Tuesday, July 9, 2013

Most Competent Women

A look back at last year’s Fortune Magazine’s Most Powerful Women issue (July 2013) was occasioned by yet another inquiry about “where do I find women in leadership?”  The plaint was that “there are so few women in leadership in the X industry” – the complainer’s industry, of course. 

Frankly, I’m reaching the conclusion that women are not “looking up” at the amazing talent that exists today among women in all facets of business.  Rather than learn from these mini-business case studies, they they’re just hoping someone will “give them the answers they seek.”  Yet, when there are great examples of women in leadership, are women pursuing that information?

Looking at the Fortune Magazine Most Powerful Women of September 2012, I am extremely impressed by the top 50 listed at

I know we’ve made major progress when Oprah Winfrey is listed as #50 and Martha Stewart doesn’t even make the list.  Entertainment is not power, IMHO.  It is noteworthy that the average age of these Most Competent Women is in the mid-50s, which means a birth date ranging from the late-1950s to the mid-1960s.

Added to this impressive list is the Top 13 Global Women in Leadership:

Even the MPW All Stars (“Queen Bees”), including the women who have been on the most powerful list for 13 to 14 years straight, represent a wide range of talent:

The first thought that comes to mind from these impressive descriptions of women of competence is that there is very little likelihood that they would “mentor” anyone outside of their company or immediate circle of talented potential candidates.  We should not expect them to do otherwise.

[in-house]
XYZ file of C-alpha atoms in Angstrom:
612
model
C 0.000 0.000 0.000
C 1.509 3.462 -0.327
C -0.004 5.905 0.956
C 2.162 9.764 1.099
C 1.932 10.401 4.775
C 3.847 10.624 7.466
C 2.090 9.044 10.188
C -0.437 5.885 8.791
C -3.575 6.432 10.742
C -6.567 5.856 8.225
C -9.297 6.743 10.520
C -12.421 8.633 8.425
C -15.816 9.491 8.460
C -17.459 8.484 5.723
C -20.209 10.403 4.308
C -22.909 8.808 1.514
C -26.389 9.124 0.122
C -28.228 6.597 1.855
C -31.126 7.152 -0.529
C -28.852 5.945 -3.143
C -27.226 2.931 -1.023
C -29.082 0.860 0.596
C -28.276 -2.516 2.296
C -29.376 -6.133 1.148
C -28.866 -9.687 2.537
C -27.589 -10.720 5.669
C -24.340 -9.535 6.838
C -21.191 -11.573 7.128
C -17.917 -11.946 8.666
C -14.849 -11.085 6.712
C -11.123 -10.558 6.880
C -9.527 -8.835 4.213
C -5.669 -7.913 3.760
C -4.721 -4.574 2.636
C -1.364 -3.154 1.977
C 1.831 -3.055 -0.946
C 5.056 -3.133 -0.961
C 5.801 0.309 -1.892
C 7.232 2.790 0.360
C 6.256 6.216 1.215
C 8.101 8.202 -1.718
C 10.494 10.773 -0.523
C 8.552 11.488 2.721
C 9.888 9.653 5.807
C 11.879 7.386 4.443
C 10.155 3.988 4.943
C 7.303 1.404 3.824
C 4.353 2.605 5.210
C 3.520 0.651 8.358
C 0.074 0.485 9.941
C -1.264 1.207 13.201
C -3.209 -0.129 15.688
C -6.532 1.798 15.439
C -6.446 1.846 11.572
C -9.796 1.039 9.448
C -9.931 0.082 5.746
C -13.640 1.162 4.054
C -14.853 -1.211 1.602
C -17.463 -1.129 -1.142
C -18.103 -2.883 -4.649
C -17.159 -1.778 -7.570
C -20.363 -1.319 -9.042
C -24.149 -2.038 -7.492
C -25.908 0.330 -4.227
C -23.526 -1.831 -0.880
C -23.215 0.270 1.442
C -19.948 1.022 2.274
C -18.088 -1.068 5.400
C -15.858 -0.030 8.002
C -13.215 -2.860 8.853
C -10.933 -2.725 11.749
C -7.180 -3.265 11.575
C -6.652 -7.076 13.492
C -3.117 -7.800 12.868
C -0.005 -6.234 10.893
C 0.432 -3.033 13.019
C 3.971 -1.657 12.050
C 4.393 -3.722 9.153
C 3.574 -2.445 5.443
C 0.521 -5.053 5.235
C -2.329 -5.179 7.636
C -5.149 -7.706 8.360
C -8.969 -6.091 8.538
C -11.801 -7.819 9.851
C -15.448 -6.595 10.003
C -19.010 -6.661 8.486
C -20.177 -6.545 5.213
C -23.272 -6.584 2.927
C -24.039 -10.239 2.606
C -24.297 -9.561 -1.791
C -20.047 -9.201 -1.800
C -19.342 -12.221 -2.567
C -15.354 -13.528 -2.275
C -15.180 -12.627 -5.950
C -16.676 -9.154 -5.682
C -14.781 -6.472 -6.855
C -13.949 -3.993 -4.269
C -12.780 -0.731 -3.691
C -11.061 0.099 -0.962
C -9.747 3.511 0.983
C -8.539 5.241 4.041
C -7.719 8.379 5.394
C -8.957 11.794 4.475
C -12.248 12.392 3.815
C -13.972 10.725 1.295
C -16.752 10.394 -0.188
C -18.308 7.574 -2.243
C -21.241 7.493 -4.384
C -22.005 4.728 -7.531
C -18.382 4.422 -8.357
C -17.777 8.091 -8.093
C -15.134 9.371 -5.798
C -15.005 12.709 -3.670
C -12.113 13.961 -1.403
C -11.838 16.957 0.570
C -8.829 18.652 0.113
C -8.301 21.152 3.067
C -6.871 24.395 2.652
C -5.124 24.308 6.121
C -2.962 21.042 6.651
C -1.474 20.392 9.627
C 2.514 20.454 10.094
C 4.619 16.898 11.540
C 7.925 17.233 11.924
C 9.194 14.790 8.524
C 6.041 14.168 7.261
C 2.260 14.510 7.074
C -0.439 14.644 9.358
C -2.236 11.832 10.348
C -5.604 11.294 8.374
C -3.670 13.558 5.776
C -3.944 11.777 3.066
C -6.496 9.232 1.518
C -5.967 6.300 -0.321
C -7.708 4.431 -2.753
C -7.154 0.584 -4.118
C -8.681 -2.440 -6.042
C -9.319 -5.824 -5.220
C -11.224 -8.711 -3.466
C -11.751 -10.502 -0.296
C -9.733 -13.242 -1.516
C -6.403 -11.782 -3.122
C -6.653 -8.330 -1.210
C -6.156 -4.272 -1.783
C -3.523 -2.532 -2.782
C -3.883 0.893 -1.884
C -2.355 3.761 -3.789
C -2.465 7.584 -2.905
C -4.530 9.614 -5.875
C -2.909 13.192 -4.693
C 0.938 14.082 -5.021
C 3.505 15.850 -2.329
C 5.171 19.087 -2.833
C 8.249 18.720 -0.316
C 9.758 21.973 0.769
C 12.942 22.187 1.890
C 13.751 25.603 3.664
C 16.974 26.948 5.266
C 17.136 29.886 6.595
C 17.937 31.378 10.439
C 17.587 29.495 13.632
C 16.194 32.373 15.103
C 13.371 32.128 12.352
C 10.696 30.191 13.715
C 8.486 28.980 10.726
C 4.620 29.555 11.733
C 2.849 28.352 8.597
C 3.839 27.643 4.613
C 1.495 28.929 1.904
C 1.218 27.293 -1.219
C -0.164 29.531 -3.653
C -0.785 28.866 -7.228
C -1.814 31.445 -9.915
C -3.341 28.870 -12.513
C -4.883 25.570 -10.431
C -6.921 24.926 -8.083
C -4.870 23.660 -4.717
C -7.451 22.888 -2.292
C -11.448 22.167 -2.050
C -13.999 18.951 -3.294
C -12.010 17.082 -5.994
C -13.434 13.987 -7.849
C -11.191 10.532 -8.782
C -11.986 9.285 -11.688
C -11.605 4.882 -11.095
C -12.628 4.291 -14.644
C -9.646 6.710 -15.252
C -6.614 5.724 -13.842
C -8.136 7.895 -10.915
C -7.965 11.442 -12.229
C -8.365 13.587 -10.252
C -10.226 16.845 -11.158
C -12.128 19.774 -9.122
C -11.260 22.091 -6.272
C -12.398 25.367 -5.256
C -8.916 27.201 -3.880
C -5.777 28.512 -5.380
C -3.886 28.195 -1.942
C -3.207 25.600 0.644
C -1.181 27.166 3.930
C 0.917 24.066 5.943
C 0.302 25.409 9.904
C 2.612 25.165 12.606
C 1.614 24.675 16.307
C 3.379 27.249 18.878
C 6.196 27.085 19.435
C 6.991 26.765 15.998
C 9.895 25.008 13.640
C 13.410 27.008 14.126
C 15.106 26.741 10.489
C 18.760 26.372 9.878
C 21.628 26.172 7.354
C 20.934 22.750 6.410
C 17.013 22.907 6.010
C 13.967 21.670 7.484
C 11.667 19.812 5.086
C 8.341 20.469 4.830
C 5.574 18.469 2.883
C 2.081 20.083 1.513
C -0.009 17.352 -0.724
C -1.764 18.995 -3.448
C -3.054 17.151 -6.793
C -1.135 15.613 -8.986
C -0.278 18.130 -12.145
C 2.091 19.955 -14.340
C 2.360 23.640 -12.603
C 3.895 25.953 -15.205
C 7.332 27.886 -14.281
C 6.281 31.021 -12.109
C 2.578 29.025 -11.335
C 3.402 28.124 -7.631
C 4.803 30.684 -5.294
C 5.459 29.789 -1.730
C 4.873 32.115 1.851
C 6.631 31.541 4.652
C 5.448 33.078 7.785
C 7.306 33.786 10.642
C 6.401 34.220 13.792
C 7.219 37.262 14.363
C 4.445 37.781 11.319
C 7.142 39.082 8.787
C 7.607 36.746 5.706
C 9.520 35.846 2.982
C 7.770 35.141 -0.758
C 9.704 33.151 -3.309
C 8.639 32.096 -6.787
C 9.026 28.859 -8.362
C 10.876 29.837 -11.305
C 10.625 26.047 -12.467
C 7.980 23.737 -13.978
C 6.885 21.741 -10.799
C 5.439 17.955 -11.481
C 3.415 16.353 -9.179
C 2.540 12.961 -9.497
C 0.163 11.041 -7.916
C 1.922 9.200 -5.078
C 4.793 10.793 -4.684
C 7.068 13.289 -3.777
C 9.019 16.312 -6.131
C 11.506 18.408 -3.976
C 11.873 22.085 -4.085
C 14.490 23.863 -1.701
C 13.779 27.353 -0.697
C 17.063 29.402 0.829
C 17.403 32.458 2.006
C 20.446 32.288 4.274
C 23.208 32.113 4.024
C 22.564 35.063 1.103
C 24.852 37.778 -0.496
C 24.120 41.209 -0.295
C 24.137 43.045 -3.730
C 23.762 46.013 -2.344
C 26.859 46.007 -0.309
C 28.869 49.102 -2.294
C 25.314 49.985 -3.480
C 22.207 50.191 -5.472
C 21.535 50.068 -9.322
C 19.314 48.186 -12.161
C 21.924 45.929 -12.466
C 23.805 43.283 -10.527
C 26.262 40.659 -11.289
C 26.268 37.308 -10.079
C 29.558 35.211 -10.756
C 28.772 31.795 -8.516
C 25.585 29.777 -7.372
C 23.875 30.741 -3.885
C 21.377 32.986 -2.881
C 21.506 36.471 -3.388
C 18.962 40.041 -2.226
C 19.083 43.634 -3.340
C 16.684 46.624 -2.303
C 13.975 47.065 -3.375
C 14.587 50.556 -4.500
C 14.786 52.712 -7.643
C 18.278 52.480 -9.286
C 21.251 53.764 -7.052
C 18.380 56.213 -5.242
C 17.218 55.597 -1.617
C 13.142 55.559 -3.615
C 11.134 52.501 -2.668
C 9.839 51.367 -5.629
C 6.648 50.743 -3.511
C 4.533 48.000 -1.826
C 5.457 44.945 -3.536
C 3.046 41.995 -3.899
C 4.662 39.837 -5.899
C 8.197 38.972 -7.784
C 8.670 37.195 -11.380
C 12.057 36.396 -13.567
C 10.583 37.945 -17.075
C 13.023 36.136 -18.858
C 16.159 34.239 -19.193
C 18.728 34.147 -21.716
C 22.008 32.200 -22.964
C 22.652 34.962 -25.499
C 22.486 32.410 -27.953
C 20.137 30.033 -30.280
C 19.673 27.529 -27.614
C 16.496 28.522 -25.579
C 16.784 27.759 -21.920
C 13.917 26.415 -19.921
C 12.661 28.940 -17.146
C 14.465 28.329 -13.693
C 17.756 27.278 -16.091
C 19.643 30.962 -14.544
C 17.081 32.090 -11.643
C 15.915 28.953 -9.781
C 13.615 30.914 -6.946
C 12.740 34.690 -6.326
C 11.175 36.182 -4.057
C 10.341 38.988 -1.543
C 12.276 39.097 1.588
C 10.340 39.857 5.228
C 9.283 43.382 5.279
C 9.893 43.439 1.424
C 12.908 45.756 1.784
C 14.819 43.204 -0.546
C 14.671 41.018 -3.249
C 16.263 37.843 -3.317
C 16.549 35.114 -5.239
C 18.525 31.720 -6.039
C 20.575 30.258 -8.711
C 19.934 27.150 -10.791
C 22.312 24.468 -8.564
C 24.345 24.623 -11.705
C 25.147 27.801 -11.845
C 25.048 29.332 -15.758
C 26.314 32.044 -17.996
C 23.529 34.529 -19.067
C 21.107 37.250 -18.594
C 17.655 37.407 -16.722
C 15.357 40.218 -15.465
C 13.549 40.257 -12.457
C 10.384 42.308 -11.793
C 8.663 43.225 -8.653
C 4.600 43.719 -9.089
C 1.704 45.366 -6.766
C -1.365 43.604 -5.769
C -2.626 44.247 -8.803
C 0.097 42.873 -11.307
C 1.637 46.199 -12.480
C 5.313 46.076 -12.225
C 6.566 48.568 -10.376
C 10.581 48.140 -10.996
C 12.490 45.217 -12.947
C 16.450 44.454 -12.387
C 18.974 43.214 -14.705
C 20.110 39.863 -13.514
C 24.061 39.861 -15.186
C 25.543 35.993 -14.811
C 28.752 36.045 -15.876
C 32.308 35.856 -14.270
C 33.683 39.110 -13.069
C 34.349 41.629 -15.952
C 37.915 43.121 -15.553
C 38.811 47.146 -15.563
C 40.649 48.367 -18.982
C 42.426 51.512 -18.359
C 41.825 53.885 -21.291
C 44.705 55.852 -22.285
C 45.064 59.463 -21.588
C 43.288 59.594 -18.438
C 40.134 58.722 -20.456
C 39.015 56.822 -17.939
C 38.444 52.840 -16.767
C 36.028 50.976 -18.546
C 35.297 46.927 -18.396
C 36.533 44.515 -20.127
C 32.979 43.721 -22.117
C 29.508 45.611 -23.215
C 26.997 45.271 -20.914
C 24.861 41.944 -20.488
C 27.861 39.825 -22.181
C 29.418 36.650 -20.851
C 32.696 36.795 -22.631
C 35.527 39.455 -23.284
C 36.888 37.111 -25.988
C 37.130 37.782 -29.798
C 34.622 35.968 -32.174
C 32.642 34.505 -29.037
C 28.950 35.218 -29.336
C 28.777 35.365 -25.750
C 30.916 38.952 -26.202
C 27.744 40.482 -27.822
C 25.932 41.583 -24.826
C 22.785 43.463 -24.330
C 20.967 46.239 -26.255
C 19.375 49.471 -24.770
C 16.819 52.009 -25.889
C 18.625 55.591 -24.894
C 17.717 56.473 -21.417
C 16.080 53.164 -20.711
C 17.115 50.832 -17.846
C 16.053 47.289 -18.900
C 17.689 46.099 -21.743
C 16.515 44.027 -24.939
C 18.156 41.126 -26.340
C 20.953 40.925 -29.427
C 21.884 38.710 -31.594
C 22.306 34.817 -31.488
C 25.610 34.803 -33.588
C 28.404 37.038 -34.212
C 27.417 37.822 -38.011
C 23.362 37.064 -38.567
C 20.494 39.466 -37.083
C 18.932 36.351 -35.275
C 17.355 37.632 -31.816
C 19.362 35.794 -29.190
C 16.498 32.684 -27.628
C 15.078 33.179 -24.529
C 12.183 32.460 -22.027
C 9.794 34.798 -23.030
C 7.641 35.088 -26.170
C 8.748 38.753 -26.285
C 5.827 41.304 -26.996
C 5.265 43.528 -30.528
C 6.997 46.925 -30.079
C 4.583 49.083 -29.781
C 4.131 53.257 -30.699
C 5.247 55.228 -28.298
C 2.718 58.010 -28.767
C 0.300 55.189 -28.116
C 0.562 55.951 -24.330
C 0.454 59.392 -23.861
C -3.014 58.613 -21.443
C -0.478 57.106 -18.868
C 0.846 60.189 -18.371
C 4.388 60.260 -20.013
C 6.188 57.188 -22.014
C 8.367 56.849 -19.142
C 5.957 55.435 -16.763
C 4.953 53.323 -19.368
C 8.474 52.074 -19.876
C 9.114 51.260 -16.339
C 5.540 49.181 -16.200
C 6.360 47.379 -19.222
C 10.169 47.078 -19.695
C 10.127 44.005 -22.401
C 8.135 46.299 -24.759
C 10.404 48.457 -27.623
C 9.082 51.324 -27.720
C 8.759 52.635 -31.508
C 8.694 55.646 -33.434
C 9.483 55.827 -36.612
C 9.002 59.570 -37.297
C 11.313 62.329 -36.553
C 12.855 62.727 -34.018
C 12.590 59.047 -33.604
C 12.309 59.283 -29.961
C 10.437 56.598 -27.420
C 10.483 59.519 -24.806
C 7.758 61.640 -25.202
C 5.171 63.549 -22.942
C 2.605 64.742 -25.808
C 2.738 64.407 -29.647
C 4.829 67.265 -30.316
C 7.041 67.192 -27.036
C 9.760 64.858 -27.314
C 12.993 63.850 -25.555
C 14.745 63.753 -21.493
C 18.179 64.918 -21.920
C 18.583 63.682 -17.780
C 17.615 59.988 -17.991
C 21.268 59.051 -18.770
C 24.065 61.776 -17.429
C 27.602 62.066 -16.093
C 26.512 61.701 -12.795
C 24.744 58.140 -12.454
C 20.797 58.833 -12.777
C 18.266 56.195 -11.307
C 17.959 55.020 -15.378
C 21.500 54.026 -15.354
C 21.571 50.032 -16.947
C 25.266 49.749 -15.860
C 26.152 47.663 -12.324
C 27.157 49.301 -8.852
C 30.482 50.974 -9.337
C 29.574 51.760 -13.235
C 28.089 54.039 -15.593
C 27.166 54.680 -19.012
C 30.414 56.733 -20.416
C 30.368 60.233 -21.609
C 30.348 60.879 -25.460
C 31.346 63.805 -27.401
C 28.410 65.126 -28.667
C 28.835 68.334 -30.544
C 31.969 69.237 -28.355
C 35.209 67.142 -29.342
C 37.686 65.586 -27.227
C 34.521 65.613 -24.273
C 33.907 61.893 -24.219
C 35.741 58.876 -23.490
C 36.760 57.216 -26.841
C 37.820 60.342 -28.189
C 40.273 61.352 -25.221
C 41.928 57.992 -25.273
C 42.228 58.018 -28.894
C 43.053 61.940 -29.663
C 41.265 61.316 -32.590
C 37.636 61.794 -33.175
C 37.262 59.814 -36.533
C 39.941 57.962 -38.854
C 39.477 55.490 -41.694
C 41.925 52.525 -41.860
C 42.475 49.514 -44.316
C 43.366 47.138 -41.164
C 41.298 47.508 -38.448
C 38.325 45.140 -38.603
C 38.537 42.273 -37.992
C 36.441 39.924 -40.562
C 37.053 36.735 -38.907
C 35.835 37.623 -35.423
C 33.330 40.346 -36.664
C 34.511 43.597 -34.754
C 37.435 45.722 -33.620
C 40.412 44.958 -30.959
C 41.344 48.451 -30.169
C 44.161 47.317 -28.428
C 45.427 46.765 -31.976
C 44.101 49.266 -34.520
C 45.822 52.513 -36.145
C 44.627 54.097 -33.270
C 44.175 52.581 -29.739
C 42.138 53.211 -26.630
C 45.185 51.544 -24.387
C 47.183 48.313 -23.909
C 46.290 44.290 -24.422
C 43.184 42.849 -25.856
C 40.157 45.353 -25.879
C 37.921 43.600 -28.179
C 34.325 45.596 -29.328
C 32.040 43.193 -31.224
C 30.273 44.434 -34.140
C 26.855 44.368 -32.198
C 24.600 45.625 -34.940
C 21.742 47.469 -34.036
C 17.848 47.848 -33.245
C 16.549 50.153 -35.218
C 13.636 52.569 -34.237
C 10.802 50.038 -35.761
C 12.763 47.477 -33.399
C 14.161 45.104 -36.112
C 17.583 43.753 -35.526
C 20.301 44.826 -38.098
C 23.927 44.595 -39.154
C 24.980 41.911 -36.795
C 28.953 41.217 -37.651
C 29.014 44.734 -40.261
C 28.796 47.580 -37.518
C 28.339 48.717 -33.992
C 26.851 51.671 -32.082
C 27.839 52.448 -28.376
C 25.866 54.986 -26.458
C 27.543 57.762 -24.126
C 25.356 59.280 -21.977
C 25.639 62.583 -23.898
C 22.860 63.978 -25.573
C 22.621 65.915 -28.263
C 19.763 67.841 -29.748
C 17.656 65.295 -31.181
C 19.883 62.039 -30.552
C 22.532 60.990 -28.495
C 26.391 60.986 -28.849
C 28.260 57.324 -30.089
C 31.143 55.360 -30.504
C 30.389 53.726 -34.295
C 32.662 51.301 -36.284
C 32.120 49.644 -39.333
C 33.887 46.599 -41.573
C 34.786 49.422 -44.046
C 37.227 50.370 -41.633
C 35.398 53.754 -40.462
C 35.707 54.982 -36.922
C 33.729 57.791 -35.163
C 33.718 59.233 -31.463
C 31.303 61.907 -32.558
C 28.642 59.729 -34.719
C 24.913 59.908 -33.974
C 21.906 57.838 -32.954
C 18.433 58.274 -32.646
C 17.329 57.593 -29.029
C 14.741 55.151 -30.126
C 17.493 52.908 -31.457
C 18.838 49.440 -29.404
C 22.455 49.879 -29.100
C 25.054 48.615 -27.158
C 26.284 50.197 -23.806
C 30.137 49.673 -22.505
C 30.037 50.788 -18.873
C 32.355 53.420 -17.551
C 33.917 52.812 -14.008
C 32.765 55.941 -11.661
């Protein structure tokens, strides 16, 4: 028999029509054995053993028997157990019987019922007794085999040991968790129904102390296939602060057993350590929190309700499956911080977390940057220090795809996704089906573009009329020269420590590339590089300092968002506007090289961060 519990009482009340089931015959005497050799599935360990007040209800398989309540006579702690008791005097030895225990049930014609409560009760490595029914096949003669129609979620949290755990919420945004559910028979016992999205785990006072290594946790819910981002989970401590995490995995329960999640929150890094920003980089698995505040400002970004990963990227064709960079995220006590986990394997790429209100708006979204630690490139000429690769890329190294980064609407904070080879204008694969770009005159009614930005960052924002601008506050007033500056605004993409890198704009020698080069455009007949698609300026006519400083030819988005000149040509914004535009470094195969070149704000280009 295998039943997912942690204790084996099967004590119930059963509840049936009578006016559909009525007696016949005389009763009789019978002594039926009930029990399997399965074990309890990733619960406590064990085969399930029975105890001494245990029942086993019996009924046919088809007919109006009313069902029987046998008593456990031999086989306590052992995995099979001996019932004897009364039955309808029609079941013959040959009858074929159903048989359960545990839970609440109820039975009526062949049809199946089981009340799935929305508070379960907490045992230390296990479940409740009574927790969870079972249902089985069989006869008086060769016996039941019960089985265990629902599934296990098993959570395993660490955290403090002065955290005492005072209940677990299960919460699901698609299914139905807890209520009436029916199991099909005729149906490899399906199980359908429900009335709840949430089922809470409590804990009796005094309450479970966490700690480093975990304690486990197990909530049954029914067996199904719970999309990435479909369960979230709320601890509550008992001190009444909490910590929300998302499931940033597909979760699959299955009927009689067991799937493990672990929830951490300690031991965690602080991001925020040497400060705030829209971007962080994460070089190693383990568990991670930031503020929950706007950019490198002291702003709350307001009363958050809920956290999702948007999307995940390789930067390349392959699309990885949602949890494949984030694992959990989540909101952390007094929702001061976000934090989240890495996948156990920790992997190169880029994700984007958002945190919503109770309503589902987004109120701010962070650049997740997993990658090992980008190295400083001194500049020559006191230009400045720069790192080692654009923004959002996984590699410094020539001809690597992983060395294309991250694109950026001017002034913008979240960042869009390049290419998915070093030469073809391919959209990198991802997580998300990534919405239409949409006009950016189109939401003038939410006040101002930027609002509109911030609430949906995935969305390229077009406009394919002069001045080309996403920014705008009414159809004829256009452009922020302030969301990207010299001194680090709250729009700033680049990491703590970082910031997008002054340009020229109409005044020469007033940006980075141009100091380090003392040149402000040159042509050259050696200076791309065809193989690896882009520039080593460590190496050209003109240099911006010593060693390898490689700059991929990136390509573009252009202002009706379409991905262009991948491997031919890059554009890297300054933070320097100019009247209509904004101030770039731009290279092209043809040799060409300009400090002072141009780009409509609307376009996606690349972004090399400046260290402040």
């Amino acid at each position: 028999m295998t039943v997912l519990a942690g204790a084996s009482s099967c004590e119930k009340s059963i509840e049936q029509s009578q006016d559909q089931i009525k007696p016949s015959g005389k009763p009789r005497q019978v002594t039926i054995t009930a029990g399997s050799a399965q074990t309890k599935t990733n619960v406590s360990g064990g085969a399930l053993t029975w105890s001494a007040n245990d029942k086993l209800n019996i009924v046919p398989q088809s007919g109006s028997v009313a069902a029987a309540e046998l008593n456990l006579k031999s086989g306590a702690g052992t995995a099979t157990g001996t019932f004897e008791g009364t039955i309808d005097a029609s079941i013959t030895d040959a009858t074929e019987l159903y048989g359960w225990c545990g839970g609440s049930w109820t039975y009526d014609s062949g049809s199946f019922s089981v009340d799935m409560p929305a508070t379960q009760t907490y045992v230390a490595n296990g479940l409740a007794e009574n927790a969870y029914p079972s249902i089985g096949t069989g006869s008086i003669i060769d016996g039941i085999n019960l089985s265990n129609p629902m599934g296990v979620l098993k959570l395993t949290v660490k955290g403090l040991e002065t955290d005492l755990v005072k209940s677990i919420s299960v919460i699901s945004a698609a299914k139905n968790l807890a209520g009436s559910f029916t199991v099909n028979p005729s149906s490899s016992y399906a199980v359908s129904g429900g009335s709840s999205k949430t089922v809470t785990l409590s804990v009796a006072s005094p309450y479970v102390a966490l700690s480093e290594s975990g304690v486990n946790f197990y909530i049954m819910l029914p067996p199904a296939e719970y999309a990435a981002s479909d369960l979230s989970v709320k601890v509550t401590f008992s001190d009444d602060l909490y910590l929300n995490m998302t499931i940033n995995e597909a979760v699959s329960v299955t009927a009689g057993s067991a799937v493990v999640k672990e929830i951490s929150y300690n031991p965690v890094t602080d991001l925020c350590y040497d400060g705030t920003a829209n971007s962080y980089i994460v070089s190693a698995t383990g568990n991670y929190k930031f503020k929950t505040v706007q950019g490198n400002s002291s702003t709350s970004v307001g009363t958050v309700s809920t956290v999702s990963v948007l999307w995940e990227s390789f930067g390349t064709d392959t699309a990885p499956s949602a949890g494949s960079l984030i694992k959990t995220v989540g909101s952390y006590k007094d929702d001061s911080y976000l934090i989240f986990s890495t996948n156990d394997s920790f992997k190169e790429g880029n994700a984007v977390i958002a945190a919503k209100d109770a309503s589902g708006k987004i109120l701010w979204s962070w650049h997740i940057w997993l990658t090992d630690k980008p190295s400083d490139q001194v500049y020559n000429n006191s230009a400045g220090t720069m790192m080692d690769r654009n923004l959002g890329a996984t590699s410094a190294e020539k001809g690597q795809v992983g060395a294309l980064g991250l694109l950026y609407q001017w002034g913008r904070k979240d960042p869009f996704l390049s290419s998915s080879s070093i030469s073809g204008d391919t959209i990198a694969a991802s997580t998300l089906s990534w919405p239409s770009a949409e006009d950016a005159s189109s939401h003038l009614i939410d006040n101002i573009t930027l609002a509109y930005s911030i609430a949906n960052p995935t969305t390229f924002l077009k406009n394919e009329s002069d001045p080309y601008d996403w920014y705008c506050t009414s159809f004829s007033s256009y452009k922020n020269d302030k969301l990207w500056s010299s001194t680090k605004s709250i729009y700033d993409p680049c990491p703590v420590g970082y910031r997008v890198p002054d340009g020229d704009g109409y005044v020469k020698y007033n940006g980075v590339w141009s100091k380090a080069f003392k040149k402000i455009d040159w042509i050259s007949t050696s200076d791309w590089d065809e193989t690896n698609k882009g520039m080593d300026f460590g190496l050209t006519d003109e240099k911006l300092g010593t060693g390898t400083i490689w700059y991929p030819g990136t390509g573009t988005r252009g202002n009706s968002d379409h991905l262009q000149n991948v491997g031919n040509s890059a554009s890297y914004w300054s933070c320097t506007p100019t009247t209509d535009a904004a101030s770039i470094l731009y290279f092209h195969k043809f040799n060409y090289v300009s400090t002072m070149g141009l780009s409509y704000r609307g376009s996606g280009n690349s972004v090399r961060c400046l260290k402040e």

Another noteworthy point, from comparing these lists, is that women of competence are moving out of the all-too-typical-women-only MFF-industry sectors (makeup, fashion, food) into mainstream and top tier business activities that include technology, science, industrial/manufacturing, defense, oil and energy, not to overlook global and domestic financial fields.

We too often hear the typical complaint that there are “too few” women in leadership.  To this is now added the query, “what are the 3 questions you’d just LOVE to ask” these Most Competent Women? 

There are a host of really interesting questions we might ask these women about the educational choices they made, their key career choices, how they managed their advancement, how they took steps sideways in order to progress to their current position of leadership, how they negotiated compensation at the executive levels (would anyone really answer that question?). Would anyone really ask these CEO women whether they thought that their firms should provide “gratis childcare facilities on site?” 

When you ask questions of women in leadership, and they answer you, how will other women view that information?  I have gathered a great deal of insight on that topic, having written two books about dozens of women in leadership.  The typical response by women, even assuming they have read my books, has been mixed at best.  Too many women are intimidated by Most Competent Women – women in leadership.  It is a case of the tried and true “power dead even rule” described by Heim and Murphy in 2001 (In the Company of Women).  Too many women have developed a propensity to compare themselves negatively to the women of accomplishment whom they encounter, in person or in print. 

Until and unless women see competent, talented women as the people that they COULD become, there will continue to be “too few” women in leadership anywhere. But, for now, we have Fortune’s and Forbes’ Most Competent Women to help the next generation of talent envision their potential and future